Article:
Moses And Christ — The Place Of Law In Seventeenth-Century Puritanism -- By: Mark W. Karlberg

Journal: Trinity Journal
Volume: TRINJ 10:1 (Spring 1989)
Article: Moses And Christ — The Place Of Law In Seventeenth-Century Puritanism
Author: Mark W. Karlberg


Moses And Christ — The Place Of Law
In Seventeenth-Century Puritanism*

Mark W. Karlberg

WARMINSTER, PENNSYLVANIA

The era of Puritanism has long been past, yet the theological and moral issues which the Puritans debated remain with us. The seventeenth and eighteenth centuries marked the period of Puritanism’s religious and cultural dominance in England and America. Though clearly a demonstration of the powerful working of the Spirit of God in that period of the church’s history subsequent to the formative age of the Protestant Reformation, it was not without its failures and limitations. Of no minor significance were the numerous misunderstandings concerning the doctrine of the moral law (summed up in the Decalogue) entertained by various factions within Puritanism itself. But the eventual passing of Puritanism from the scene could hardly be attributed to a lack of inner strength and vitality.1 Its demise was more directly the result of the spread of Enlightenment thought in the second half of the eighteenth century. The challenge of modernity in society at large proved too difficult to surmount. By the nineteenth century the impact of Reformed orthodoxy in society and culture was significantly reduced. Granted the positive contributions and the enduring values of Puritanism, historical investigation requires critical, though sympathetic, assessment of the movement. As a study in the history of ideas this present essay relates Puritan theology to the broader social and political concerns of the day. In so doing, we are acknowledging the fact that Puritan theology and society are part of one seamless fabric.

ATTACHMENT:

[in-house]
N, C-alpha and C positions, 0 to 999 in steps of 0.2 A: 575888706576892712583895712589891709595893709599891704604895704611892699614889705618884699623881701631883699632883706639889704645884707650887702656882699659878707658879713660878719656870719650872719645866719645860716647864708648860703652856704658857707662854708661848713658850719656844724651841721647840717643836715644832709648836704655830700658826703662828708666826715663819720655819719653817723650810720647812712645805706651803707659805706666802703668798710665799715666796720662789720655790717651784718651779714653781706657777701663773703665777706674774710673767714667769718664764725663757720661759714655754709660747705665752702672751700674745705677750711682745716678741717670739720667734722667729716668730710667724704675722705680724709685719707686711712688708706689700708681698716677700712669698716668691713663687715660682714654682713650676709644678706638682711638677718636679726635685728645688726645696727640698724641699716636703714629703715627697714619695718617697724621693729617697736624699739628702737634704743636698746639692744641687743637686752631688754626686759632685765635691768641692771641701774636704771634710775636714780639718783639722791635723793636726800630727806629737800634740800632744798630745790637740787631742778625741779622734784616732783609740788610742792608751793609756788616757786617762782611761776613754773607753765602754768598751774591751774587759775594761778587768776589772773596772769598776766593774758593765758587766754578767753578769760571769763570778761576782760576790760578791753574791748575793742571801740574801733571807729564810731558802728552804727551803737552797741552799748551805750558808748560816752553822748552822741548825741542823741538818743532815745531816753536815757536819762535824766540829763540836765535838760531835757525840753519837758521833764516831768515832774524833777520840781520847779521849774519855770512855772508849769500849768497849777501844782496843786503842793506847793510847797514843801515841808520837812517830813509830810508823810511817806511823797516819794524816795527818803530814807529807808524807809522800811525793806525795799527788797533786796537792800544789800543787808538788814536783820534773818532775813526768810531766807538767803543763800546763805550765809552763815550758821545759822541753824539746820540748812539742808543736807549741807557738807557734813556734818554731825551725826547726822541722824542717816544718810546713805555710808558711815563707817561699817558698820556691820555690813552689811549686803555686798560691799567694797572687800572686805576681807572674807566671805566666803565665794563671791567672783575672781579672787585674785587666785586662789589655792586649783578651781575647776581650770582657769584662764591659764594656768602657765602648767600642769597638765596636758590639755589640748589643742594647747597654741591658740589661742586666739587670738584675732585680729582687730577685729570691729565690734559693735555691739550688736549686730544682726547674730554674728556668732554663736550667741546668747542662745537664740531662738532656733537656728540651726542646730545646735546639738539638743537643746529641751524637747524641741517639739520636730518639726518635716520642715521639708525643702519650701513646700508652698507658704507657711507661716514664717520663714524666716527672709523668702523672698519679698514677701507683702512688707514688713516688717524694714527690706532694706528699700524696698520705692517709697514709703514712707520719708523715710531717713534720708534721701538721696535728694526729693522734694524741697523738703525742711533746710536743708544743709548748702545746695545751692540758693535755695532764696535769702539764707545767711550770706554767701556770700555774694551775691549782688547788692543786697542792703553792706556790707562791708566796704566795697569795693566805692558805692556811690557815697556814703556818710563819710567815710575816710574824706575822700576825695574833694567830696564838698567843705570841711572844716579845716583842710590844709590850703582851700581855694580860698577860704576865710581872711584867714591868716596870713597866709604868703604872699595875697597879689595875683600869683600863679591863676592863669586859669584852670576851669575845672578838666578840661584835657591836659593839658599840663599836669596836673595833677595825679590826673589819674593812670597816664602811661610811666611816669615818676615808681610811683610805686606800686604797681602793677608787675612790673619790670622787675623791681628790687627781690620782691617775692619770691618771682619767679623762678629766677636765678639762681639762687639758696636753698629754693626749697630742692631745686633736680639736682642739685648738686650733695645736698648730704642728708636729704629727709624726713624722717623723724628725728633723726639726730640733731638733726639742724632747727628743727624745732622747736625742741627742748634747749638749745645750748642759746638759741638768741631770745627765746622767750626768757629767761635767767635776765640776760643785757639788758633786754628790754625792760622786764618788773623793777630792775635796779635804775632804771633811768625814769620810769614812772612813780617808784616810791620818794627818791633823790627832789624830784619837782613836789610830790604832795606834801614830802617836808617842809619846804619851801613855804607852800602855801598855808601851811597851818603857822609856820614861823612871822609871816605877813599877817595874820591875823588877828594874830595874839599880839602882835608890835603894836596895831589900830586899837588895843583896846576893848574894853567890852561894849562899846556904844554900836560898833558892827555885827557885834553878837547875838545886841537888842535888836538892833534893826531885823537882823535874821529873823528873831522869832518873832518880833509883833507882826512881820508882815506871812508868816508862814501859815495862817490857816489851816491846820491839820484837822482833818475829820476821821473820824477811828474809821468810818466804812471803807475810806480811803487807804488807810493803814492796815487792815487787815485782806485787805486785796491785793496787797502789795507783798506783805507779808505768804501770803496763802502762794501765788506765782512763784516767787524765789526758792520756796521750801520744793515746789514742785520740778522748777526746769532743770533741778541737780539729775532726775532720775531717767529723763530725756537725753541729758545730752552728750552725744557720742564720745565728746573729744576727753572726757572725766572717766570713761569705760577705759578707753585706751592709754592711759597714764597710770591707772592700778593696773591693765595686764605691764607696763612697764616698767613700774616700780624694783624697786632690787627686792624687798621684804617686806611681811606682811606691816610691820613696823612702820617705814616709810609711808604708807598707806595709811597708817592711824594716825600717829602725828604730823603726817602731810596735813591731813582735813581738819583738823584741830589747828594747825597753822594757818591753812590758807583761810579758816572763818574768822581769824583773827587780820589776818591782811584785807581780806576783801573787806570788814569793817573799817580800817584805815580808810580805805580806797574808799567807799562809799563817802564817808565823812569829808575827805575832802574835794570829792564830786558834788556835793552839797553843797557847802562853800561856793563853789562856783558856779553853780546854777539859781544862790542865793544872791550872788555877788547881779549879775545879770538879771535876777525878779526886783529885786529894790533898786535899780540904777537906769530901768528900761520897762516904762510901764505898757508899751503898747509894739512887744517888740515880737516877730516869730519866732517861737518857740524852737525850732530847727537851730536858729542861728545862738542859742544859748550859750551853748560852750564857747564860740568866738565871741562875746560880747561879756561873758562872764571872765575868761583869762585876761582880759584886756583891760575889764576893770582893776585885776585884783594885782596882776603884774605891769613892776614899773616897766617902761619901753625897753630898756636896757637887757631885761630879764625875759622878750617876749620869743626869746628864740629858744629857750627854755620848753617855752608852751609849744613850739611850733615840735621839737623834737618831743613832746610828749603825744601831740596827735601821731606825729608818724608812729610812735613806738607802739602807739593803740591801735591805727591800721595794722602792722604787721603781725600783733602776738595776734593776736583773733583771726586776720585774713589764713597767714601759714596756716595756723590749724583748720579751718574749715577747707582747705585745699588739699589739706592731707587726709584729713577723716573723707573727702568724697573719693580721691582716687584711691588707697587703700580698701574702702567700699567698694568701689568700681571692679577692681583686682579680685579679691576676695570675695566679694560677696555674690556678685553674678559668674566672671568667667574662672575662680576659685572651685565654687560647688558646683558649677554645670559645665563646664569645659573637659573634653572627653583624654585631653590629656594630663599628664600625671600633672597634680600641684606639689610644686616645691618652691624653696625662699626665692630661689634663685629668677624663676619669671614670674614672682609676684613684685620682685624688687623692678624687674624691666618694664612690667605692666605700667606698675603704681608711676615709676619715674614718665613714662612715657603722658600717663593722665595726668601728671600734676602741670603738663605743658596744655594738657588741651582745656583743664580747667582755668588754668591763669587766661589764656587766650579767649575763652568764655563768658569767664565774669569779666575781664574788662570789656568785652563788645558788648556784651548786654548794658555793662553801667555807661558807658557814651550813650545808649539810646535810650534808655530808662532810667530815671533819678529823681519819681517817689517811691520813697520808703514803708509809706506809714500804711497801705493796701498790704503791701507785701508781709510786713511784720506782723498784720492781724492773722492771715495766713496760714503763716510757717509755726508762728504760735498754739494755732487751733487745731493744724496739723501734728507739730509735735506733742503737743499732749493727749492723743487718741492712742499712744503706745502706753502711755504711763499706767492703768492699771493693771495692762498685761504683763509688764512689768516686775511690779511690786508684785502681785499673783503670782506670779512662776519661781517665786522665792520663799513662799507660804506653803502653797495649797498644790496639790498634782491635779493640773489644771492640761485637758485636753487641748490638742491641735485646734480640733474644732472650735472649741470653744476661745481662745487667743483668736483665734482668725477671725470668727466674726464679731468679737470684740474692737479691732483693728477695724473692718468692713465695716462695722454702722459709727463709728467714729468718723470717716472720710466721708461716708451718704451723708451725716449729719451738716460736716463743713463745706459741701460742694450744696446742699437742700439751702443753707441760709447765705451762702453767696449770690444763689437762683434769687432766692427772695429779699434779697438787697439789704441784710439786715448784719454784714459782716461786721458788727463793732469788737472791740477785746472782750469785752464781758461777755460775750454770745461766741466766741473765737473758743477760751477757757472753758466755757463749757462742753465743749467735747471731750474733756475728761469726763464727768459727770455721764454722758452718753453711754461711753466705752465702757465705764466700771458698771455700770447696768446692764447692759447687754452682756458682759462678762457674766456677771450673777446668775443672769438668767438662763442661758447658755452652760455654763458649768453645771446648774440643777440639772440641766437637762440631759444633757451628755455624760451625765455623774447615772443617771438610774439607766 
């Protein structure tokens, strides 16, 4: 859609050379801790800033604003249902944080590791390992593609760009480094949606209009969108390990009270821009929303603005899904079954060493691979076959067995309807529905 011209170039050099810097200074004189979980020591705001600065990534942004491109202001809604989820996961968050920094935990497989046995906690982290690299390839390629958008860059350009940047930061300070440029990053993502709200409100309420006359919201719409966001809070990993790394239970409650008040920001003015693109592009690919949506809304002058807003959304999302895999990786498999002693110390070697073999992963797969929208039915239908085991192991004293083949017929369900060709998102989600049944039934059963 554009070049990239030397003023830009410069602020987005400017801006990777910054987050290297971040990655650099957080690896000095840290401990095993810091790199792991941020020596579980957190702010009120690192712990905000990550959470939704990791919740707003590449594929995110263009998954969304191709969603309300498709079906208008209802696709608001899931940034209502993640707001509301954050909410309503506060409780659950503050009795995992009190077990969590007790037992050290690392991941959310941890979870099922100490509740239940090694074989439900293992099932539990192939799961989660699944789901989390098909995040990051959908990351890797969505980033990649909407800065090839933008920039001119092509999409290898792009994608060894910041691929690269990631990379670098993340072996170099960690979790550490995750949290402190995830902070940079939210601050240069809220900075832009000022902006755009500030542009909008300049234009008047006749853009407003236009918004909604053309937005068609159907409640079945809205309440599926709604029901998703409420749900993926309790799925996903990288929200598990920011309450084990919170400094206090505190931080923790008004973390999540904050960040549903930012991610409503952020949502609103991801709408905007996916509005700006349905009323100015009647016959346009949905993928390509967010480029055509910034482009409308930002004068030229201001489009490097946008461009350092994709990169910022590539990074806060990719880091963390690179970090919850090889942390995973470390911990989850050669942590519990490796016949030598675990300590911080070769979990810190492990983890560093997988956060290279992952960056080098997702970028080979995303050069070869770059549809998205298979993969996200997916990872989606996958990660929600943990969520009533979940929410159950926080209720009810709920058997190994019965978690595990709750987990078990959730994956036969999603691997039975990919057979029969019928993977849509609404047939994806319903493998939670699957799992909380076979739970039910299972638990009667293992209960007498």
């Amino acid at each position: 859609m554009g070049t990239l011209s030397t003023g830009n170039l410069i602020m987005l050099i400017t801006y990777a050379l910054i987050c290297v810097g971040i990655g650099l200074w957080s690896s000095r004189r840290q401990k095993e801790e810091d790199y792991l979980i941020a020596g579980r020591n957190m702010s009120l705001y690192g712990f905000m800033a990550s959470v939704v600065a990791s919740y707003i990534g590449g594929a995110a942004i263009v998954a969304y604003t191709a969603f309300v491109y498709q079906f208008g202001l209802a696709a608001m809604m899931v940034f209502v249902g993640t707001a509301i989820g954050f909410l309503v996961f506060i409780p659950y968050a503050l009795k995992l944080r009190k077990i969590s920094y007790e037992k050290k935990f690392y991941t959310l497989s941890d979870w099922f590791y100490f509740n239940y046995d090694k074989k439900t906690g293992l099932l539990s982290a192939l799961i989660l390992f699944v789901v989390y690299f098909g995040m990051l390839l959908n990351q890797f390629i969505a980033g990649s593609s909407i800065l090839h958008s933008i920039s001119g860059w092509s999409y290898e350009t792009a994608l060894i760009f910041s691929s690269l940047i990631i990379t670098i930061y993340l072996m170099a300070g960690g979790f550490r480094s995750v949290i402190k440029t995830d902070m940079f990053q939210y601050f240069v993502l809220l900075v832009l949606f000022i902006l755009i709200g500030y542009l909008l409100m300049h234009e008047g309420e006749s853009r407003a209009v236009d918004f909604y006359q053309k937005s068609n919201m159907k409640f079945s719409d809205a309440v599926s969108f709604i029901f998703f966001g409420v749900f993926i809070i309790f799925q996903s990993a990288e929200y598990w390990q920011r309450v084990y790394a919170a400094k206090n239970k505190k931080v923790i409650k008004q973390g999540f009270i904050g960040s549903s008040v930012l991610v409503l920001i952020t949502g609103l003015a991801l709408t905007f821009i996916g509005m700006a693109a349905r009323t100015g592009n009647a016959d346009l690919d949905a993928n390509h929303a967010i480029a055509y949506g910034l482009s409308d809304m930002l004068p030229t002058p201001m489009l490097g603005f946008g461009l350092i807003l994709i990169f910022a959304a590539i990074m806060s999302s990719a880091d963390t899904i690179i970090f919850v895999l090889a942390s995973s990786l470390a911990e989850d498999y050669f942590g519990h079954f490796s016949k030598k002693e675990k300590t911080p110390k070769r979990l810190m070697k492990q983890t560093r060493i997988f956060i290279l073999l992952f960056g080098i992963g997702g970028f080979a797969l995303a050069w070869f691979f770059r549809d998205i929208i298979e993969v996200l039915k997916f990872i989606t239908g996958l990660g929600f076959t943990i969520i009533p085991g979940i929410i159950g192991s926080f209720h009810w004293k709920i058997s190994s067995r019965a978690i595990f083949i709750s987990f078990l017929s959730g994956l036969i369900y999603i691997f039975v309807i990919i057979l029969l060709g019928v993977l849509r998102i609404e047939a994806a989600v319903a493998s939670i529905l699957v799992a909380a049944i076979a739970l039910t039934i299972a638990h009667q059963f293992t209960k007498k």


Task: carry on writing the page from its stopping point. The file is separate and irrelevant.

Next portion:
*Some grammatical and spelling changes have been made in the quotations from the early Puritan writings. For the sake of uniformity, the terminology “Covenant of Works” and “Covenant of Grace” have been capitalized throughout.

Puritan doctrine was essentially Calvinistic. In the several diverse ecclesiastical traditions — anglican, presbyterian, independent, baptist, and methodist2 — there was a shared commitment to Calvinistic soteriology, notably adherence to the doctrines of sovereign, decretive election and saving faith as God’s gift of grace that is unmerited and irresistible. (The Reformed understanding of salvation is concisely summed up in the Canons of Dort, formulated in 1619.)

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